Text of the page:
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Grant Thornton report on prospects

Oil price volatility forcing firms to delay projects or sell assets

North Sea rigThe fall in the global oil price is forcing companies in the sector to delay projects and even consider selling assets, according to a new report.

A survey of senior oil and gas executives has found that 42% have put some plans on hold, while 11% need to raise extra finance or sell existing assets to remain operational.

A further 11% suggest they will need to engage in significant financial restructuring before the end of the year, says the report, produced by Grant Thornton.

Asked for a prediction on oil prices by the end of the year, 63% of early stage respondents expect the price of oil to be between $55 – $65 per barrel, as opposed to 46% of existing producers who saw the price within this range.

Looking to the end of 2016, 85% of early stage company respondents believed the oil price will rebound to between $56 – $100 per barrel, whereas 66% of existing producers thought this.

Linda Beal, global leader for the energy and resources industry at Grant Thornton, said volatility in the oil was clearly impacting on day-to-day planning.

“Despite demand remaining buoyant over the past year, oil prices have been on a rollercoaster of volatility which the industry hasn’t seen for decades,” she said.

“This has forced many oil and gas companies into a new mindset. Particularly at the smaller end of the spectrum, companies have had to redefine the meaning of ‘normal operations’ over the course of the year and that’s leading to some transformative, and often difficult, decisions being made.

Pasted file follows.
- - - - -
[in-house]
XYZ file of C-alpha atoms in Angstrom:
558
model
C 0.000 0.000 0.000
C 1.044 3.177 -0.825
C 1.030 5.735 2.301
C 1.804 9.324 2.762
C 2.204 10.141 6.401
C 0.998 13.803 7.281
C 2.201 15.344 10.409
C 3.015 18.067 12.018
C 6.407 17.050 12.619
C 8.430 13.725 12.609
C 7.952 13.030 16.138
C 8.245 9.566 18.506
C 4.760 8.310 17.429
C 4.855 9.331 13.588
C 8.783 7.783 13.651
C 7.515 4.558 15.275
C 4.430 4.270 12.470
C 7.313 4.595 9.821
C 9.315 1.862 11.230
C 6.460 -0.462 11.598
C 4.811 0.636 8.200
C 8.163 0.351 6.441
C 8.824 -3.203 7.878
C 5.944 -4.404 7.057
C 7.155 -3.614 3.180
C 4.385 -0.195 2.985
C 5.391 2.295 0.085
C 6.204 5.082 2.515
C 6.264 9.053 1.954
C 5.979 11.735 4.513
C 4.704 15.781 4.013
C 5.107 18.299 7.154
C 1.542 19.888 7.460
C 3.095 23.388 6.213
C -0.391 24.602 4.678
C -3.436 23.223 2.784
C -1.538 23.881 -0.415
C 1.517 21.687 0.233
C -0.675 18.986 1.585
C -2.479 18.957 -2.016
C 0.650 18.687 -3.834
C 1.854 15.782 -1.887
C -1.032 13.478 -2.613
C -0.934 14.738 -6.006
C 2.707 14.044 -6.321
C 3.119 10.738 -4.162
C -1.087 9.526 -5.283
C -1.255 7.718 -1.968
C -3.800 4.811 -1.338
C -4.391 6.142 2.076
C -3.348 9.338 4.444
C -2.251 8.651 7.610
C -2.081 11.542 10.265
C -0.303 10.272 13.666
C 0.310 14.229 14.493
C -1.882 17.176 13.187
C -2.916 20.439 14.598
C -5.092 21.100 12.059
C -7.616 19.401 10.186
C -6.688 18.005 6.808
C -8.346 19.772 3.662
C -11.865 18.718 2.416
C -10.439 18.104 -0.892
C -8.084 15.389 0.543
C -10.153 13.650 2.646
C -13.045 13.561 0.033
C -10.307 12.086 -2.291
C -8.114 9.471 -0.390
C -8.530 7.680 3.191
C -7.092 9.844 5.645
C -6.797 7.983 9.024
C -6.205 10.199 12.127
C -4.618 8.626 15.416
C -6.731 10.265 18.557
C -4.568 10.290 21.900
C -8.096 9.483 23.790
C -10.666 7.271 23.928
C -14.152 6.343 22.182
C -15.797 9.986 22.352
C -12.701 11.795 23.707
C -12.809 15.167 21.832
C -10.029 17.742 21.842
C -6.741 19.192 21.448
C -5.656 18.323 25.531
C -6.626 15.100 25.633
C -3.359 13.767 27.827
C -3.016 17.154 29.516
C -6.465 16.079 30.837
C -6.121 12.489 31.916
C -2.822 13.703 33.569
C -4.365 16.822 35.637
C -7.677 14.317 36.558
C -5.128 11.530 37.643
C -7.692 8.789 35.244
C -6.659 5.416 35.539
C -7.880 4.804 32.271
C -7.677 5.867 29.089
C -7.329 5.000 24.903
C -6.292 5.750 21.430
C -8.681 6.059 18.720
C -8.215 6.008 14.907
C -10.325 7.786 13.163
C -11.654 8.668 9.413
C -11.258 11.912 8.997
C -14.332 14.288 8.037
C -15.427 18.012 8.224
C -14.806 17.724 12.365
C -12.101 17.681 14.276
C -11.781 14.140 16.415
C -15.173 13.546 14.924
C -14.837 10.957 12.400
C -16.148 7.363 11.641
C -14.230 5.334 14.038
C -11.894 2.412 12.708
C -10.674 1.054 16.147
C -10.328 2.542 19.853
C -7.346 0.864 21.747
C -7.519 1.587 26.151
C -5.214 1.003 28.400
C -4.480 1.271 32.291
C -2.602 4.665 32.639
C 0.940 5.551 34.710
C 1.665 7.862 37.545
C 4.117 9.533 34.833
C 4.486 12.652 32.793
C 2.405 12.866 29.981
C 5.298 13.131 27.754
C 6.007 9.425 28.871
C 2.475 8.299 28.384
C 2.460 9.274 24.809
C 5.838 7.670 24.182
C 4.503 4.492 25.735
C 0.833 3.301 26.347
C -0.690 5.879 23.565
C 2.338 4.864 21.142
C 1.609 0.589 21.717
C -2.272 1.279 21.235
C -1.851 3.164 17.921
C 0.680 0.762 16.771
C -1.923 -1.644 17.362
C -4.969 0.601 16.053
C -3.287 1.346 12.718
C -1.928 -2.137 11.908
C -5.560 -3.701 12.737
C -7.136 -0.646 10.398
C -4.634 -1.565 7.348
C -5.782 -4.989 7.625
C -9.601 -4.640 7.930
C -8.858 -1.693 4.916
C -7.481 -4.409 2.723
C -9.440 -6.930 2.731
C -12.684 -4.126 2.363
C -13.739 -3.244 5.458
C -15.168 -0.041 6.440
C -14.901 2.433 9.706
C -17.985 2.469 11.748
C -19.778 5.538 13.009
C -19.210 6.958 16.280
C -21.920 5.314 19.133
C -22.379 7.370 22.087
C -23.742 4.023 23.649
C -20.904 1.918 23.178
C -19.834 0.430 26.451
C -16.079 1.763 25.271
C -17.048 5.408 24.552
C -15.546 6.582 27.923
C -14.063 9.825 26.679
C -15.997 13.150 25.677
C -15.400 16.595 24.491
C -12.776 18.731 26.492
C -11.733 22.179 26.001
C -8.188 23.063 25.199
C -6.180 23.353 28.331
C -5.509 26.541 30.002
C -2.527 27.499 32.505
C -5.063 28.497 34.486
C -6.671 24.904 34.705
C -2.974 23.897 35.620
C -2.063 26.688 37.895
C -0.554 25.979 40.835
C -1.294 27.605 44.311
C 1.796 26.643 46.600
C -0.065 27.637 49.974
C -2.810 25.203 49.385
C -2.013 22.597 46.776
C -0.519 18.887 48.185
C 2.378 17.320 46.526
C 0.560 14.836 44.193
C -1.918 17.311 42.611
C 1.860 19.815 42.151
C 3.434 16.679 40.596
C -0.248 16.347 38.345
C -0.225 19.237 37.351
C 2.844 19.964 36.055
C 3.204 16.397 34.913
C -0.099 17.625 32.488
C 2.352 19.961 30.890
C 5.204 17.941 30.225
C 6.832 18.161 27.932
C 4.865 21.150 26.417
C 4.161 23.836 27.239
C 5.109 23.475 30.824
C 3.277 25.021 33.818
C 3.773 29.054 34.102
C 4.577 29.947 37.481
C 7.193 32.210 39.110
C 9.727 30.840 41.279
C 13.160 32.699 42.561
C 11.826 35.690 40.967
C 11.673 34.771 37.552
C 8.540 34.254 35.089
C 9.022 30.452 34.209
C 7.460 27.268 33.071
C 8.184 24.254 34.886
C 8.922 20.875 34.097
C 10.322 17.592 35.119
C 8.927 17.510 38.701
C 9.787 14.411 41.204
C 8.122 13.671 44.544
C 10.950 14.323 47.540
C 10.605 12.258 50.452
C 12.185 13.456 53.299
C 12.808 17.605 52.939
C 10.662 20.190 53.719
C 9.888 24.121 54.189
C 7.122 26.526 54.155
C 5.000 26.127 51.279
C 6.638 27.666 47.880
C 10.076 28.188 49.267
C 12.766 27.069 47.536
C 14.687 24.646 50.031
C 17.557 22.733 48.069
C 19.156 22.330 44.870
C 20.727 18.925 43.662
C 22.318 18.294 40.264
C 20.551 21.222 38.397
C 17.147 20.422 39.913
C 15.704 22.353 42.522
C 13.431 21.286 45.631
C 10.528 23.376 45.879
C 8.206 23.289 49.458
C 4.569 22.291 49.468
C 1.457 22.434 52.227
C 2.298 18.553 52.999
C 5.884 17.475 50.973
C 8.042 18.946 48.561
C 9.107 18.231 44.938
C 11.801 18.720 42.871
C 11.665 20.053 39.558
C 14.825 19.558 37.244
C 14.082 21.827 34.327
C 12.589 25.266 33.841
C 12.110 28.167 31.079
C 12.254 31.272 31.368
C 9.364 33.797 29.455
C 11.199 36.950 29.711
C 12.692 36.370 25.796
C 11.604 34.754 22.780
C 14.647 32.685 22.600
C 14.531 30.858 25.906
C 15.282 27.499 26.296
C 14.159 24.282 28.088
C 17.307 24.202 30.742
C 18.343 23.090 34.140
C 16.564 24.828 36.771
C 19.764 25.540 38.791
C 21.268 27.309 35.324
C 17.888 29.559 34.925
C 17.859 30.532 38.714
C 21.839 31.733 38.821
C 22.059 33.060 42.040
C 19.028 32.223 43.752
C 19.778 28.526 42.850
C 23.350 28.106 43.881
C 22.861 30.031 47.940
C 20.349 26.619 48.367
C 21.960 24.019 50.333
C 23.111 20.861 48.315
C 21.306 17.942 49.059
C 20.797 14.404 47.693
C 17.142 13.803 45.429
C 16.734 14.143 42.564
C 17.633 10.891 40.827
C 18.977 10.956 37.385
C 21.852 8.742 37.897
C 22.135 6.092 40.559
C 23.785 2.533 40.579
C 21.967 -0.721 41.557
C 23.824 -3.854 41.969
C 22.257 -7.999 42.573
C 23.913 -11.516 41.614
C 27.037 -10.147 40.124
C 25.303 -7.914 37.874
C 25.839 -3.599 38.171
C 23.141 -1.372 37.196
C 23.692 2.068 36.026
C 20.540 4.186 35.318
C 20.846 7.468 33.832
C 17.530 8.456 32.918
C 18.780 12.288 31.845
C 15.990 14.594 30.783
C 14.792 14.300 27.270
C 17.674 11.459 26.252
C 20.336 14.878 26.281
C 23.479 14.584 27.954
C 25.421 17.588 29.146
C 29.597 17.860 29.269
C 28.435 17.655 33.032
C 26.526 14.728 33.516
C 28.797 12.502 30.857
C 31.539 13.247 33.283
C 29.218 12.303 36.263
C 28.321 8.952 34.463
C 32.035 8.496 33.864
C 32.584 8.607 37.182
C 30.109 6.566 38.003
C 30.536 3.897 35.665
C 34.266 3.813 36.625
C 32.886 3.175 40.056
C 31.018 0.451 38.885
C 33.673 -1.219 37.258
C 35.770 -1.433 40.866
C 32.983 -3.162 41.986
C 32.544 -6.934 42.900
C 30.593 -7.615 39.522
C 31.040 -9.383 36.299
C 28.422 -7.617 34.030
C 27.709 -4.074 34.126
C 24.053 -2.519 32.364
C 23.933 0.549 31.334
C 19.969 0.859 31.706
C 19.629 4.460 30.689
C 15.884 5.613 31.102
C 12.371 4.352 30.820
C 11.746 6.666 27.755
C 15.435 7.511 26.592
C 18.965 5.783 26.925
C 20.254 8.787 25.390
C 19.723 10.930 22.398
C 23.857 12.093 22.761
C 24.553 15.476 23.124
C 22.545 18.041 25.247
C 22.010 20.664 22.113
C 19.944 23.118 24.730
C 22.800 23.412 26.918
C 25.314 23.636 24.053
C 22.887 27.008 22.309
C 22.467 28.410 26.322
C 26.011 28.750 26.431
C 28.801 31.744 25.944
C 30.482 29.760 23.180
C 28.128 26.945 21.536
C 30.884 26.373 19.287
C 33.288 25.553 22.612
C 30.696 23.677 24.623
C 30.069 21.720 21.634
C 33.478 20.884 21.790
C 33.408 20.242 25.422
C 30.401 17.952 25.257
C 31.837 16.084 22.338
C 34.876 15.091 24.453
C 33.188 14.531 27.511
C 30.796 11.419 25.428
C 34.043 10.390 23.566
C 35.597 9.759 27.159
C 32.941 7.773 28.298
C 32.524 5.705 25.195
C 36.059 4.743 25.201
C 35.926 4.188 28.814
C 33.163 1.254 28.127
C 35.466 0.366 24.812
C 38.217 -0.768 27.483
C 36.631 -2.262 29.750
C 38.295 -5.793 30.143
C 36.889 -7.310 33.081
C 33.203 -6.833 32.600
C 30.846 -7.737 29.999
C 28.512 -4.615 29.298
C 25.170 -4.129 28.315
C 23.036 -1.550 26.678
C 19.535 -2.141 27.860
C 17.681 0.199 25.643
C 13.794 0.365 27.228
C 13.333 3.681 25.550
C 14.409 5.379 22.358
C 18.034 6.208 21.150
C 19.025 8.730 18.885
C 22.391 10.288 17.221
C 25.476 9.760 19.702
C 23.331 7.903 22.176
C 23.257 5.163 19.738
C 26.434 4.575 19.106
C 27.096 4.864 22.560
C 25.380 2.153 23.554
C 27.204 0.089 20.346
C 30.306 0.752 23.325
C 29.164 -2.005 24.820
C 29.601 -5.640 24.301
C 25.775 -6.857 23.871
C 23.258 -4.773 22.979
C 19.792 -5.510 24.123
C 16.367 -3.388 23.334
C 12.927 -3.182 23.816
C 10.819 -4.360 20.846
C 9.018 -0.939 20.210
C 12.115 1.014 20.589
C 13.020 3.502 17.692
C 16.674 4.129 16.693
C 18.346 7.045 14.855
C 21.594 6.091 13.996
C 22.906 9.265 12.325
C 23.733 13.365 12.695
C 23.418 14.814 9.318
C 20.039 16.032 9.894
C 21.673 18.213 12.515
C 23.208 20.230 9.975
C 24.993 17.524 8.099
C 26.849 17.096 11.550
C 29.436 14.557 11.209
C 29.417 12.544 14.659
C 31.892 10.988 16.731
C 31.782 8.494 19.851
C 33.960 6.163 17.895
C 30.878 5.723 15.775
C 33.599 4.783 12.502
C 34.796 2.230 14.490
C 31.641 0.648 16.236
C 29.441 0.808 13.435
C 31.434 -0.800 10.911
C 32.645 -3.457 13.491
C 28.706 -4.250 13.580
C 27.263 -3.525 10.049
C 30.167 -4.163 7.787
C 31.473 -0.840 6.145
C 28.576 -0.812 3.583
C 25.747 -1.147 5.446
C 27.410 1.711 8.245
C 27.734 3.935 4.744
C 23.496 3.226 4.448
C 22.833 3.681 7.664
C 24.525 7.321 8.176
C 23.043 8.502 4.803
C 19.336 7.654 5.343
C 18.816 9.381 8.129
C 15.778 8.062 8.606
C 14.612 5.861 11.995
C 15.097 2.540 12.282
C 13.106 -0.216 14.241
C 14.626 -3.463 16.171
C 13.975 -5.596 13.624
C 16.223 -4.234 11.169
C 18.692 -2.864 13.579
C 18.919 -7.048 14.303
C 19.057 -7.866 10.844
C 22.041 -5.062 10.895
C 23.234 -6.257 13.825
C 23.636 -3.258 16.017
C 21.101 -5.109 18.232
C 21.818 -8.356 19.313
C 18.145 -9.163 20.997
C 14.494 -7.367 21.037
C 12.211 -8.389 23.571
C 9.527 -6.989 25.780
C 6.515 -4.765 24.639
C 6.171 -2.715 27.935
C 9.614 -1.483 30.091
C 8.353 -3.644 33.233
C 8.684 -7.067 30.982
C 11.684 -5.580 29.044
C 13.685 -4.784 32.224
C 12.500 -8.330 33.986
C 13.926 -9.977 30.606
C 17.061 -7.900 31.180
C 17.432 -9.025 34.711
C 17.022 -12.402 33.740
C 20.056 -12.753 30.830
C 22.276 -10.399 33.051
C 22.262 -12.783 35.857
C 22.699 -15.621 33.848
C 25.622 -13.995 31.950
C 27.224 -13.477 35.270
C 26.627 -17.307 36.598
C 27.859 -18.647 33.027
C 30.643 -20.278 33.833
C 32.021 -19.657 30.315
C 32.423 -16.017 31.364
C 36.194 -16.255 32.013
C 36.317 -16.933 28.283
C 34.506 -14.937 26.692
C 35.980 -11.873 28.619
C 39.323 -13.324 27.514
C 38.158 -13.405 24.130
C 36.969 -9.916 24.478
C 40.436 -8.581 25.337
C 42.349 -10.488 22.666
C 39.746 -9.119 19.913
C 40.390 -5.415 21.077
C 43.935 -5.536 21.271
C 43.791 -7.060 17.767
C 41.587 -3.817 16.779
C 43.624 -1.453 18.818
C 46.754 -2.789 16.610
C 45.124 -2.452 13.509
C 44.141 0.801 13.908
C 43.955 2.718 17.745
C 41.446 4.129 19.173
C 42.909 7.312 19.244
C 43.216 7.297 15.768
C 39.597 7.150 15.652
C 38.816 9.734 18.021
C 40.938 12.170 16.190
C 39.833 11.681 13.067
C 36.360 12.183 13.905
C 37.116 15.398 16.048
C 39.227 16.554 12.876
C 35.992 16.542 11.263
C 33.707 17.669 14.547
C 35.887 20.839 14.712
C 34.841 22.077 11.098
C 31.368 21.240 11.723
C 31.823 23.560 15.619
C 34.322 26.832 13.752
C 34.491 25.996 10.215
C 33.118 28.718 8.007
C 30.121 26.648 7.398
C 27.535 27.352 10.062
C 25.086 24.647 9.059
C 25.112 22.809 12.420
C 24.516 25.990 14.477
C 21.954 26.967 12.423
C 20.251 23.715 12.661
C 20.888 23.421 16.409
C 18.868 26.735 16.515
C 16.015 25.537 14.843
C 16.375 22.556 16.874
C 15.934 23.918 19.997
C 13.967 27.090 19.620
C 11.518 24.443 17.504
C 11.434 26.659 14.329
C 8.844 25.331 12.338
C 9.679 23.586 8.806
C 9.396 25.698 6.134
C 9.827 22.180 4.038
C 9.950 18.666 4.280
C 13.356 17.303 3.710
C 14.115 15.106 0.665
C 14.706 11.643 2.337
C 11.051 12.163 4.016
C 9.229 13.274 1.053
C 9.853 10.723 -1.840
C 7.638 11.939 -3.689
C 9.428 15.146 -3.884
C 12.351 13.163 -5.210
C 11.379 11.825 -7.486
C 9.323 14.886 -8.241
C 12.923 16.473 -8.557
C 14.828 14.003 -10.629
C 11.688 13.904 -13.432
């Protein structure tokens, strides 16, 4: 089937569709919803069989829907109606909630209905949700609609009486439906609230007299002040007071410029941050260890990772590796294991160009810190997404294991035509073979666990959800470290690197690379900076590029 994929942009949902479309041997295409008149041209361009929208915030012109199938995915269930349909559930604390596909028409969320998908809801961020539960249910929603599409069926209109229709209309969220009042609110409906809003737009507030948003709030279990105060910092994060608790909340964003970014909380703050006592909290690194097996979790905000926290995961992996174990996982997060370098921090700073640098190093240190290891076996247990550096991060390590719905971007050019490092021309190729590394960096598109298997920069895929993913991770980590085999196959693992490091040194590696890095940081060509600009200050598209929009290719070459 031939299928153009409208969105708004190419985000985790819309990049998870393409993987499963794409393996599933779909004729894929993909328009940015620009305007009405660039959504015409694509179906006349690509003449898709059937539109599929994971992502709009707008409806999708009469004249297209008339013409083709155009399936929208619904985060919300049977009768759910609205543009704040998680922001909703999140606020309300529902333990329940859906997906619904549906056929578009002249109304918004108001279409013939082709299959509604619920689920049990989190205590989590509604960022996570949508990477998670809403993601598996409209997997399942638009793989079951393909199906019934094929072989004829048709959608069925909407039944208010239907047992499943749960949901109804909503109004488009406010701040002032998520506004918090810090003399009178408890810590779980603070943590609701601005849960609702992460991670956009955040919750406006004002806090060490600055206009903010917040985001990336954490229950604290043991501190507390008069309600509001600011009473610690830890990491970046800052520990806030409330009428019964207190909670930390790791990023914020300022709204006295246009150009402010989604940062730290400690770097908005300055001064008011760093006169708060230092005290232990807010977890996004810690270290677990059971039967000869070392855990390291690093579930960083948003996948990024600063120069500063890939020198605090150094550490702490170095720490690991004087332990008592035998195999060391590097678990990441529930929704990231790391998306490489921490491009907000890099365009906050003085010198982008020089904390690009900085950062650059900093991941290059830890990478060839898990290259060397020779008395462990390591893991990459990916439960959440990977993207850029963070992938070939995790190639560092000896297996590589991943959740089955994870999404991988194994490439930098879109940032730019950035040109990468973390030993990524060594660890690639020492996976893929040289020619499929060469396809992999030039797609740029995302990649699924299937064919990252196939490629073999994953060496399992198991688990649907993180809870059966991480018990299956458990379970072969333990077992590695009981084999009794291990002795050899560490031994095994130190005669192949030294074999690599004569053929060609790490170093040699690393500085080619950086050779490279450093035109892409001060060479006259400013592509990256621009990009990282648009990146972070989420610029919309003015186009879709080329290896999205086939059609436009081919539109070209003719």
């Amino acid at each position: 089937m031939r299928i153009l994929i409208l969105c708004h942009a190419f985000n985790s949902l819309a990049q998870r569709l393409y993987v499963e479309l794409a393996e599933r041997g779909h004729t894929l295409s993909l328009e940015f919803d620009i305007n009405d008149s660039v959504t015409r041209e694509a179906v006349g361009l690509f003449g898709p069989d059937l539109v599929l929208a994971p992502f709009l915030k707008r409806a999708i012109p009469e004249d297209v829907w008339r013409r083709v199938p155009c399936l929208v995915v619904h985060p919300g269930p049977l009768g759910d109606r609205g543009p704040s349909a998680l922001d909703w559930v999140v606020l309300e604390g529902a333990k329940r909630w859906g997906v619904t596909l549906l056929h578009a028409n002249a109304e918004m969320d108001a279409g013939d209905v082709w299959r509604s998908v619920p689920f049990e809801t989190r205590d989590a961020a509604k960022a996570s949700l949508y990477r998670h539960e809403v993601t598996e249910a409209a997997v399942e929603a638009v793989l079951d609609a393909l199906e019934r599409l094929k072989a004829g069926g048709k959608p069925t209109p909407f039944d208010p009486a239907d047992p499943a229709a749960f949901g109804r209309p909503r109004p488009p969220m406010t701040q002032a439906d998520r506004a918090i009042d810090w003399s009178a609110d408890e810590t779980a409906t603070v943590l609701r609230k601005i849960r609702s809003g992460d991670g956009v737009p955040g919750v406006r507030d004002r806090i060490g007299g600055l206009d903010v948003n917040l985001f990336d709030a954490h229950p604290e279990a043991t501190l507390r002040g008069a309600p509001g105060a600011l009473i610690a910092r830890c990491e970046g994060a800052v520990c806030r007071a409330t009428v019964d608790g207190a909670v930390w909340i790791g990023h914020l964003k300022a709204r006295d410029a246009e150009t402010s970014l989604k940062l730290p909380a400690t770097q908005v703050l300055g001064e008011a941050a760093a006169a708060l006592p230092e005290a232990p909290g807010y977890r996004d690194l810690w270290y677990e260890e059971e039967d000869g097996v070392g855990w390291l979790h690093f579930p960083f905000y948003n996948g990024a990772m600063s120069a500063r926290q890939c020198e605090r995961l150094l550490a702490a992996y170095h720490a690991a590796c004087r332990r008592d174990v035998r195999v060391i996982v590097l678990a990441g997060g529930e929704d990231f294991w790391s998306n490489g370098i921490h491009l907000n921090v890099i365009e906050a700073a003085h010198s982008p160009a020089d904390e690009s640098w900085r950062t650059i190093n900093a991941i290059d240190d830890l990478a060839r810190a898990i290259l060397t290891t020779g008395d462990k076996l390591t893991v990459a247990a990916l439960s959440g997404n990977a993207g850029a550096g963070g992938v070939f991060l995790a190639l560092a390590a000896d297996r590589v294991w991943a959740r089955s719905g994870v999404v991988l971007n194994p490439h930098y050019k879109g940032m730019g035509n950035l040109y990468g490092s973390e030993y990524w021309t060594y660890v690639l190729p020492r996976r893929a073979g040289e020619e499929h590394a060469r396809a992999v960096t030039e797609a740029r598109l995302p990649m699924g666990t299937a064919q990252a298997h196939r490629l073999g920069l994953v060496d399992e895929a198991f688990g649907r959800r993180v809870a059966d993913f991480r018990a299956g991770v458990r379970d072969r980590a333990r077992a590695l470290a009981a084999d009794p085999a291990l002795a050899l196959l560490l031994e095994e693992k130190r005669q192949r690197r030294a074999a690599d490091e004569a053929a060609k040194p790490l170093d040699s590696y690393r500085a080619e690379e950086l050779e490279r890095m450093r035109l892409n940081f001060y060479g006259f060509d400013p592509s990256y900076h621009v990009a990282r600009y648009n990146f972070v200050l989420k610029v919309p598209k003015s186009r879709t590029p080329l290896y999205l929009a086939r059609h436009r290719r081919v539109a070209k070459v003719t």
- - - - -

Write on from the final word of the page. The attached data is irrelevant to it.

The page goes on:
“Whilst it’s understandable that nerves have been rattled in the short-term, doing nothing is not an option – nor is that approach sustainable in the long term.”

The report suggests consolidation in the sector will increase over the coming months, particularly amongst suppliers to the industry, with 42% of respondents believing heightened merger and acquisition (M&A) activity along their supply chain is a likely outcome, as margins are cut and operating costs continue to decline.

Ms Beal continued: “With the prospect of contracts not reverting back regardless of a bounce back in oil price and on-going M&A activity in the supply chain, agility is proving the key to success. Executives need to keep all options open with a more flexible workforce that can readily scale up or down and is even more able to move internationally than has been the case until now.”

Kevin Engel, managing partner for Grant Thornton in Scotland, said: “The oil and gas sector plays a significant role in the stability of the Scottish economy and any changes, however long these will endure, will have an impact on Scotland’s continued economic growth.

“Predicting fluctuations in the oil price is difficult but even more so in the current economic climate – we need to remain optimistic that this will rise quickly and work to reduce the negative impact in the meantime.”

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